In fairness, Final Fantasy XVI does bring more than just the surface level into its world: it also brings with it the nastiest and ugliest parts of those works into this one, replicated wholeheartedly as Aesthetic, bereft of whatever semblance of texture and critique may have once been there. Benedikta Harman might be the most disgustingly treated woman in a recent work of fiction, the seemingly uniform AAA Game misogyny of evil mothers and heroic, redeemable fathers is alive and well, 16's version of this now agonizingly tired cliche going farther even than games I've railed against for it in the past, which all culminates in a moment where three men tell the female lead to stay home while they go and fight (despite one of those men being a proven liability to himself and others when doing the same thing he is about to go and do again, while she is not), she immediately acquiesces, and dutifully remains in the proverbial kitchen. Something that thinks so little of women is self-evidently incapable of meaningfully tackling any real-world issue, something Final Fantasy XVI goes on to decisively prove, with its story of systemic evils defeated not with systemic criticism, but with Great, Powerful Men, a particularly tiresome kind of rugged bootstrap individualism that seeks to reduce real-world evils to shonen enemies for the Special Man with Special Powers to defeat on his lonesome. It's an attempt to discuss oppression and racism that would embarrass even the other shonen media it is clearly closer in spirit to than the dark fantasy political epic it wears the skin of. In a world where the power fantasy of the shonen superhero is sacrosanct over all other concerns, it leads to a conclusion as absurd and fundamentally unimaginative as shonen jump's weakest scripts: the only thing that can stop a Bad Guy with an Eikon is a Good Guy with an Eikon.
In borrowing the aesthetics of the dark fantasy - and Matsuno games - it seeks to emulate, but without the nuance, FF16 becomes a game where the perspective of the enslaved is almost completely absent (Clive's period as a slave might as well not have occurred for all it impacts his character), and the power of nobility is Good when it is wielded by Good Hands like Lord Rosfield, a slave owner who, despite owning the clearly abused character who serves as our introduction to the bearers, is eulogized completely uncritically by the script, until a final side quest has a character claim that he was planning to free the slaves all along...alongside a letter where Lord Rosfield discusses his desire to "put down the savages". I've never seen attempted slave owner apologia that didn't reveal its virulent underlying racism, and this is no exception. In fact, any time the game attempts to put on a facade of being about something other than The Shonen Hero battling other Kamen Riders for dominance, it crumbles nigh-immediately; when Final Fantasy 16 makes its overtures towards the Power of Friendship, it rings utterly false and hollow: Clive's friends are not his power. His power is his power.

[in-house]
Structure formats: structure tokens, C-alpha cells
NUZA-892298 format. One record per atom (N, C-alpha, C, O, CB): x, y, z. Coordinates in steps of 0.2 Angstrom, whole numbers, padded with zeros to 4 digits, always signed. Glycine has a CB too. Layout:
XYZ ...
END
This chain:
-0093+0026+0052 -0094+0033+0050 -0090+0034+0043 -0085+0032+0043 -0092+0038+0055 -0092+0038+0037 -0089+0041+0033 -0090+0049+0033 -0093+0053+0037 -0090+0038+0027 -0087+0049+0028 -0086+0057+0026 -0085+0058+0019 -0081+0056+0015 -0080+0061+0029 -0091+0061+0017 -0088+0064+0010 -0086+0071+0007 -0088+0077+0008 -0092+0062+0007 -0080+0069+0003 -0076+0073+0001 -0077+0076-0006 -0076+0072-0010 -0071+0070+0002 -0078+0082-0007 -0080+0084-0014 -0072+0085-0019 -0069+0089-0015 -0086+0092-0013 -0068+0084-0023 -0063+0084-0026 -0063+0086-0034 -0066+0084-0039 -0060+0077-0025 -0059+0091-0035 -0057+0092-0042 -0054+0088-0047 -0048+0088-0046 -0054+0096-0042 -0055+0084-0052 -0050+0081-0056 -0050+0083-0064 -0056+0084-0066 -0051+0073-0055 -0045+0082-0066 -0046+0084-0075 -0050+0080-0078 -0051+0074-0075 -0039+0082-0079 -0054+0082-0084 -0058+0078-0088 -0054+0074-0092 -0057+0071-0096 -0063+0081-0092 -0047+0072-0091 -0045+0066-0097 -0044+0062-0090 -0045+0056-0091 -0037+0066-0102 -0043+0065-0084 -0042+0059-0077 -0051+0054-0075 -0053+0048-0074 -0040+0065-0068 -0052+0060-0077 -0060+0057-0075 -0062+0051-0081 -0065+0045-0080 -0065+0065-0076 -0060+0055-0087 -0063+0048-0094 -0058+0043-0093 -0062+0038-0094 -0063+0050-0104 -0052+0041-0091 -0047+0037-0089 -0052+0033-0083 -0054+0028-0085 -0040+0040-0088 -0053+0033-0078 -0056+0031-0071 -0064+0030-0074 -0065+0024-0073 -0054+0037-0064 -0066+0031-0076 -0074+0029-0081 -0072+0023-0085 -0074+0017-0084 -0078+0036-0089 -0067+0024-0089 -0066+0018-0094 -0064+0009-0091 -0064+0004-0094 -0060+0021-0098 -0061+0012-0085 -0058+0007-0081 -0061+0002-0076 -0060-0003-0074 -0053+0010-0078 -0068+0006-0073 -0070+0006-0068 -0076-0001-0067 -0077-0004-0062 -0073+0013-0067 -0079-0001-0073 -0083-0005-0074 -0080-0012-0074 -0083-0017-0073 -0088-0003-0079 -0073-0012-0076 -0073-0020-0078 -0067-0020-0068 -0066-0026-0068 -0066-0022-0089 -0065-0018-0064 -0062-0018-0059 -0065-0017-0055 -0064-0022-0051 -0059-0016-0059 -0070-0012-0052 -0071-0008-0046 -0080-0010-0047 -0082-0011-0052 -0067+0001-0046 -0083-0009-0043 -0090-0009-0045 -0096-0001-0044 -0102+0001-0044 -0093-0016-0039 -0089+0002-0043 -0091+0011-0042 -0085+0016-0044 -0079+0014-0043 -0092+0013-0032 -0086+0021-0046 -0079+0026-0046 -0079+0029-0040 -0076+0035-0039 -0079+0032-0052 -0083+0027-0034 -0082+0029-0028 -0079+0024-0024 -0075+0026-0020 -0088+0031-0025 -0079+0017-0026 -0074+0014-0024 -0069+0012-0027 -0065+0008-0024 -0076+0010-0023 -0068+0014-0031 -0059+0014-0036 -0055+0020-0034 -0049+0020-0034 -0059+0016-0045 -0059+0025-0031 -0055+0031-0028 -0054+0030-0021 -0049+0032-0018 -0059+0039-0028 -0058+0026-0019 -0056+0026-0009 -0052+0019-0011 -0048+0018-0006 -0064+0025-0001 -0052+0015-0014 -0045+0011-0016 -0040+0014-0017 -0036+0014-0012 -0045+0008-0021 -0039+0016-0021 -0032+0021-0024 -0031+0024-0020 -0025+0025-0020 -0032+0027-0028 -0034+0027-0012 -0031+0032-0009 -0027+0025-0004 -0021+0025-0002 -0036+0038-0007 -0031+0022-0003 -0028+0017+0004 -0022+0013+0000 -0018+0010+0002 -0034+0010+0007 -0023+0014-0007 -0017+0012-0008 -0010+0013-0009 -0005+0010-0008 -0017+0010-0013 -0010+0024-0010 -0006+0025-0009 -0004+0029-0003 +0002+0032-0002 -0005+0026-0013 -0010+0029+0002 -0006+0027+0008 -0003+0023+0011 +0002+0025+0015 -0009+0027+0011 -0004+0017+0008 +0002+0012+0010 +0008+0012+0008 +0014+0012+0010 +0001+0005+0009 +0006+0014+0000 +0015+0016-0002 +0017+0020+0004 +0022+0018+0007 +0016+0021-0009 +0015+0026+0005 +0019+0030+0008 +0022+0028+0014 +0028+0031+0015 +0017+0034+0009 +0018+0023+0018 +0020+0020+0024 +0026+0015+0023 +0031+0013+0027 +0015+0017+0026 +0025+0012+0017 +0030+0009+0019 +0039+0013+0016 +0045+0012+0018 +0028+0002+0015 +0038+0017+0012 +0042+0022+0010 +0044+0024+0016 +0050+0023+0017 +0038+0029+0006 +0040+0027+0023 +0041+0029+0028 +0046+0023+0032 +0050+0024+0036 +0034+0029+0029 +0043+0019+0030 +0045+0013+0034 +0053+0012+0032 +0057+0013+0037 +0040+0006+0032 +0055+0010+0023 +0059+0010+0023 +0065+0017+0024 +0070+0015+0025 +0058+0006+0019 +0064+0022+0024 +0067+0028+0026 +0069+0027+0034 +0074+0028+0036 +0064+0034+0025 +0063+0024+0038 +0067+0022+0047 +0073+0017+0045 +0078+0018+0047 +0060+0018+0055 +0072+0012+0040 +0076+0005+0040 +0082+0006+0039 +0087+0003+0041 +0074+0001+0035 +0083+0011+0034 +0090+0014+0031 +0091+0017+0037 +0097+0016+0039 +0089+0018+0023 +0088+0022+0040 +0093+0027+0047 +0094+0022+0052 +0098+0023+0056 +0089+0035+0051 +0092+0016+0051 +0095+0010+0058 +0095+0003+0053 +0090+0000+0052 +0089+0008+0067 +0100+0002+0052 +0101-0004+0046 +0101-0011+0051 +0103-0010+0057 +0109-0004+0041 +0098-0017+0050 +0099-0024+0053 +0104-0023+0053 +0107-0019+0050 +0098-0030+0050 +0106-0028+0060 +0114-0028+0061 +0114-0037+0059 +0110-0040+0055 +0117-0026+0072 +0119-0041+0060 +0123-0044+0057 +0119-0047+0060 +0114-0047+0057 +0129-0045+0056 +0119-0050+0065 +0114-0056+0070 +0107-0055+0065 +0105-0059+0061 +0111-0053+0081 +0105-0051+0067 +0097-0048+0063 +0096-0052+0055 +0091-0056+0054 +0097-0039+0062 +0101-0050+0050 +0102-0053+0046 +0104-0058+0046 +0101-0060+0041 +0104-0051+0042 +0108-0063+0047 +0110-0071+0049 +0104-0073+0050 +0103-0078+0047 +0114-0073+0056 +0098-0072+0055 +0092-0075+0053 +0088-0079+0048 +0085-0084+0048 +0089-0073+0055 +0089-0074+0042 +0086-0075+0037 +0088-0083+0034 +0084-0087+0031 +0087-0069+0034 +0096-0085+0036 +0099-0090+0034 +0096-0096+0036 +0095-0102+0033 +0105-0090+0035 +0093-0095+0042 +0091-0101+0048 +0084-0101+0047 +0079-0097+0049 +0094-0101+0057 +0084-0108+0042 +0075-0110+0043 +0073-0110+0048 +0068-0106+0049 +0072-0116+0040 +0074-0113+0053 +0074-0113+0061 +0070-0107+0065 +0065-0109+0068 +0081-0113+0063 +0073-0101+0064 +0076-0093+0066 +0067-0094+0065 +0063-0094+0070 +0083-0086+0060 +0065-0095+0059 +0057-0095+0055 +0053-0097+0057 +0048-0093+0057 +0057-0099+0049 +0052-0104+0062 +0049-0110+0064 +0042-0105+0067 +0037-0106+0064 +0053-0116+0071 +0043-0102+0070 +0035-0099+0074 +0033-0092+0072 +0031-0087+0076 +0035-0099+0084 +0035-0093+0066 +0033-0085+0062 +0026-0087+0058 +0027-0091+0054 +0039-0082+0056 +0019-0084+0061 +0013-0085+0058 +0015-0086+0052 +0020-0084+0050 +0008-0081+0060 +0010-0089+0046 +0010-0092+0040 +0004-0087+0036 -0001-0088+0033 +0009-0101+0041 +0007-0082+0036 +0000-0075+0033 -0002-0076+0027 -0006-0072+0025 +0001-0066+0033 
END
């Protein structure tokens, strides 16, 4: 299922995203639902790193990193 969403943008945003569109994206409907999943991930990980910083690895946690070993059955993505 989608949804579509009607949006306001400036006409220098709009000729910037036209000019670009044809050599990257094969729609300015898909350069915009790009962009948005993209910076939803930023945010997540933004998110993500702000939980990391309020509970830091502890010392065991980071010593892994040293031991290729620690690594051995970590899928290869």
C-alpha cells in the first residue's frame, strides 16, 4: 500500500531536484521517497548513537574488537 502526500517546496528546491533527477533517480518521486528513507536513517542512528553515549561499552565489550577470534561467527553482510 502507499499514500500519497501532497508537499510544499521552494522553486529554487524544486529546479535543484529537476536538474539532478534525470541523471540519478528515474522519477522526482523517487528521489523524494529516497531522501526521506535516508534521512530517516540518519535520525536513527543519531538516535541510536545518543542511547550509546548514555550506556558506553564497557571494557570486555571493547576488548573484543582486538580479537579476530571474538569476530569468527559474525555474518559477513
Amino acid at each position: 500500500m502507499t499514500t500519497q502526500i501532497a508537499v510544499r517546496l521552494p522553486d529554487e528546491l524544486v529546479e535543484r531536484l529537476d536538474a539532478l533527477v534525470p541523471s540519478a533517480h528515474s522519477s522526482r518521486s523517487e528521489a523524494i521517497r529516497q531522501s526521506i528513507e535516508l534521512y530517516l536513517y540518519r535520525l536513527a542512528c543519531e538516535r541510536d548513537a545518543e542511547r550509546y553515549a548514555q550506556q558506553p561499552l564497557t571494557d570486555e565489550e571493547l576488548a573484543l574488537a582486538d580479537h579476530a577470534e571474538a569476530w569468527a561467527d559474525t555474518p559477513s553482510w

The only part of the game that truly spoke to me was the widely-derided side-quests, which offer a peek into a more compelling story: the story of a man doing the work to build and maintain a community, contributing to both the material and emotional needs of a commune that attempts to exist outside the violence of society. As tedious as these sidequests are - and as agonizing as their pacing so often is - it's the only part of this game where it felt like I was engaging with an idea. But ultimately, even this is annihilated by the game's bootstrap nonsense - that being that the hideaway is funded and maintained by the wealthy and influential across the world, the direct beneficiaries and embodiments of the status quo funding what their involvement reveals to be an utterly illusionary attempt to escape it, rendering what could be an effective exploration of what building a new idea of a community practically looks like into something that could be good neighbors with Galt's Gulch.